I think yesterday was one of the most difficult days since we have been here. We spent the day going into the Kibera Slum which is in Nairobi, Kenya. Kibera is one of the largest slums in Africa and within it live about 1 million people. It’s size is only about 1 mile long by about 1 1/2 mile wide.
Small tin “homes” line the streets crammed side by side, dirt street paths, trash thrown in mounds and mounds and people, animals and livestock everywhere. The smell is such that burns your nose it is so strong of garbage and air pollution. I found this to be the hardest part about being there.
We went to spend time with small kids from the slums. We went to watch and spend time with these children, to just be with them. And, we brought bibles for each student above 6 .
The whole reason we got to go to this school is a man named Peter Karanja who is a Daystar school graduate. One of the wonderful things Peter is doing with his education is helping these children in the Kibera slum. It was a blessing to get to witness God’s provision through watching these children laugh and play together, get a good lunch, clap and sing.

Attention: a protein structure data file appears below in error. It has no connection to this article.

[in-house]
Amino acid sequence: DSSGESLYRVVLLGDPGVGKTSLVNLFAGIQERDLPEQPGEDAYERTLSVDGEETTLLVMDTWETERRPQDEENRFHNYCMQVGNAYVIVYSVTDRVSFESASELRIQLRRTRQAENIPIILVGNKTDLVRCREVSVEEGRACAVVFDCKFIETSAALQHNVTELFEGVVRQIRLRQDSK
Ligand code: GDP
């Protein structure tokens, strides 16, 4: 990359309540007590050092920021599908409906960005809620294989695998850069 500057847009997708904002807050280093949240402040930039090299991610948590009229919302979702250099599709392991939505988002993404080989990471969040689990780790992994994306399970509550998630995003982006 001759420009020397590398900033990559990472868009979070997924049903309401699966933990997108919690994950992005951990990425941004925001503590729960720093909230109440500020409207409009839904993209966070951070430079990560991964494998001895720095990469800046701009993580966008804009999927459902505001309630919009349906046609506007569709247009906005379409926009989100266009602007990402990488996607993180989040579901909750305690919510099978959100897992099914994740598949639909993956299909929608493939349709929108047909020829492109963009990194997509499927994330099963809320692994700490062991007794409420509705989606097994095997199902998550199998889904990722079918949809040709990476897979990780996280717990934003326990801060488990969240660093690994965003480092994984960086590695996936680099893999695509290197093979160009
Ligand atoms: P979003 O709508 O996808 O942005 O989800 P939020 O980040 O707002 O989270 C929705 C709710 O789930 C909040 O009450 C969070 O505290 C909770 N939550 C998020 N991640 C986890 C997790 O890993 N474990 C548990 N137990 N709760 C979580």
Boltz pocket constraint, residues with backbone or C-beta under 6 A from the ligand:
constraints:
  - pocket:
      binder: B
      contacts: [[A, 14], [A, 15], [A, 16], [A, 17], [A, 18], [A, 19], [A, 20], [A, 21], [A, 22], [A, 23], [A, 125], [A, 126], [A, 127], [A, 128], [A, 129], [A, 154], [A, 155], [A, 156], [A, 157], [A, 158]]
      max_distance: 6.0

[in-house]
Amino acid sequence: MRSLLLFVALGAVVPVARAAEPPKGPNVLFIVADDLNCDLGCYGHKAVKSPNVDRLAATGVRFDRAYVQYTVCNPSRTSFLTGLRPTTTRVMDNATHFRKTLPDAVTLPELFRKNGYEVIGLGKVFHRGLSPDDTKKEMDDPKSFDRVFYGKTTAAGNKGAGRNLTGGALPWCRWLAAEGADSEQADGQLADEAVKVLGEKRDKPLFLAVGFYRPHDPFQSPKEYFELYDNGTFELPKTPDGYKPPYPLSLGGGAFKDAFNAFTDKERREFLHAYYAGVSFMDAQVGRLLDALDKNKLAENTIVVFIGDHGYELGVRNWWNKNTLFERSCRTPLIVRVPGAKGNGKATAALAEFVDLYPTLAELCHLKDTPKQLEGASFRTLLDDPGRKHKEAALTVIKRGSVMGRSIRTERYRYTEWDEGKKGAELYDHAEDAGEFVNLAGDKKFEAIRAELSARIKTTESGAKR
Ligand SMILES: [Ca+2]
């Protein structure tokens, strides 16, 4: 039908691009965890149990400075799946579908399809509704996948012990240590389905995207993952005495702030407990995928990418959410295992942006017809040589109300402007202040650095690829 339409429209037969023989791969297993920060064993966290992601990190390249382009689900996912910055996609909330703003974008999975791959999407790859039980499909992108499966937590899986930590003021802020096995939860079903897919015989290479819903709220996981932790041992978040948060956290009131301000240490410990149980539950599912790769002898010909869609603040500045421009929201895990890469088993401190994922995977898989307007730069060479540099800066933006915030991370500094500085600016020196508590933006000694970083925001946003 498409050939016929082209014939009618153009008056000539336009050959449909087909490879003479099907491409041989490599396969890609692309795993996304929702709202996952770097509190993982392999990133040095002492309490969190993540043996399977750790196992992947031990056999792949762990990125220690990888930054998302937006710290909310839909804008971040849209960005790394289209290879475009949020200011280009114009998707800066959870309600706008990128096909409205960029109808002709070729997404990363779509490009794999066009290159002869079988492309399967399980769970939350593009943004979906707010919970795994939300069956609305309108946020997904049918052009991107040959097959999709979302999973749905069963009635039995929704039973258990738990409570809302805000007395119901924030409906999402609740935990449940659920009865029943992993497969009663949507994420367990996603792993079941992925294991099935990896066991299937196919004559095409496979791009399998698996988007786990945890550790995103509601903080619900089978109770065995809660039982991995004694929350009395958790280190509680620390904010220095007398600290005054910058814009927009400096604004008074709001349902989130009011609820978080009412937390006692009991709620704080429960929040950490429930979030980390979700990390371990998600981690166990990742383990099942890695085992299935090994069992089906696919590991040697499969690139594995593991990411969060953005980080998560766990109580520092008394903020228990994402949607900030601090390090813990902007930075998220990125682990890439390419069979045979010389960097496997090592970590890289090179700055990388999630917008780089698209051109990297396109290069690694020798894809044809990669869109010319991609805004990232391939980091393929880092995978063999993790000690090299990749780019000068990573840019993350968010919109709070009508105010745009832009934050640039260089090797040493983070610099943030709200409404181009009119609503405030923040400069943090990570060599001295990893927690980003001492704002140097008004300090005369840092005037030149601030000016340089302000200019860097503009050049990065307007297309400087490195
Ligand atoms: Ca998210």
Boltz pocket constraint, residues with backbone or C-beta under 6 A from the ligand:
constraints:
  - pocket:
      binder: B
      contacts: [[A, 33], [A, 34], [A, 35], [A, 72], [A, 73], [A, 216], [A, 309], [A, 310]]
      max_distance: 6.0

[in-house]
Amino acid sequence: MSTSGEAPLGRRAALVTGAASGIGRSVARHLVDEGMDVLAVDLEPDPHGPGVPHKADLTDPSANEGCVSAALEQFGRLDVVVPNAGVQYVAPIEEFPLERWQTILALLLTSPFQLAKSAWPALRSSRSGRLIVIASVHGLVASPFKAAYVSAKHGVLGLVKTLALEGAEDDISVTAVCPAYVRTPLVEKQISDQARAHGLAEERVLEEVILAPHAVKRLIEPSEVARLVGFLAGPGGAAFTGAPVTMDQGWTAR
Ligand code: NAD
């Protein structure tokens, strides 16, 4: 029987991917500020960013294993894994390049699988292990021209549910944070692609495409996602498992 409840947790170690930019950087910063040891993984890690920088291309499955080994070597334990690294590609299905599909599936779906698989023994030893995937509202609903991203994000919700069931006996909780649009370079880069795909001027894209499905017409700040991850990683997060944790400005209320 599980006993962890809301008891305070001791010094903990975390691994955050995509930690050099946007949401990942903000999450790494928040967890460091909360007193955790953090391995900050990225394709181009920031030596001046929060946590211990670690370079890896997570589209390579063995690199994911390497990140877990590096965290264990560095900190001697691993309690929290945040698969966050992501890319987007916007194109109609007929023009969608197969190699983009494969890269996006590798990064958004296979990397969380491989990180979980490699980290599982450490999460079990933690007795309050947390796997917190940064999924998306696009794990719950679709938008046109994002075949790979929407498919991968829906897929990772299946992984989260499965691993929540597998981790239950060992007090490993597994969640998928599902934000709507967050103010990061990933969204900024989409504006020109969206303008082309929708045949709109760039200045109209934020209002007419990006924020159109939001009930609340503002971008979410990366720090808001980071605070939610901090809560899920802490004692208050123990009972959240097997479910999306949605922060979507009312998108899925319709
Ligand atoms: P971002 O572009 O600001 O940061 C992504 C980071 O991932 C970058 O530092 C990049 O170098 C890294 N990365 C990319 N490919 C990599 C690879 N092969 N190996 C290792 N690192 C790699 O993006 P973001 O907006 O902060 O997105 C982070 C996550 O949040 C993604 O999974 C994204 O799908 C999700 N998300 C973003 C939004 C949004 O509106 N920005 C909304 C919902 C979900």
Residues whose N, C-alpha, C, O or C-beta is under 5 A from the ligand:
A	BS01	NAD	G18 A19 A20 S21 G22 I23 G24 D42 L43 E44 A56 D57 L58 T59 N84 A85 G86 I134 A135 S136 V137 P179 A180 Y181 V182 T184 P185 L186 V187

I think pictures can say many things words can’t. And, I’d love to show you all the many many photos of Kibera and the children I took. But, I will have to do that when I get back.
Out of the many things I experienced in Kibera the Kids are what will stay in my mind. The young 11 year old girl who came up to me and wanted to shake my hand…asked politely my name, and exclaimed , “You came all the way from the U.S to Kibera! Thank you Thank you, you are good people”. I tear up thinking about that. Or, the way the kids ate so quickly and so determined as if that might be there last meal of the day. Or, the many scripture verses , songs, and praises they had memorized and sang for Jesus. Or, the excitement in receiving their own bible.
At a later time, I’d be happy to write more about our experience.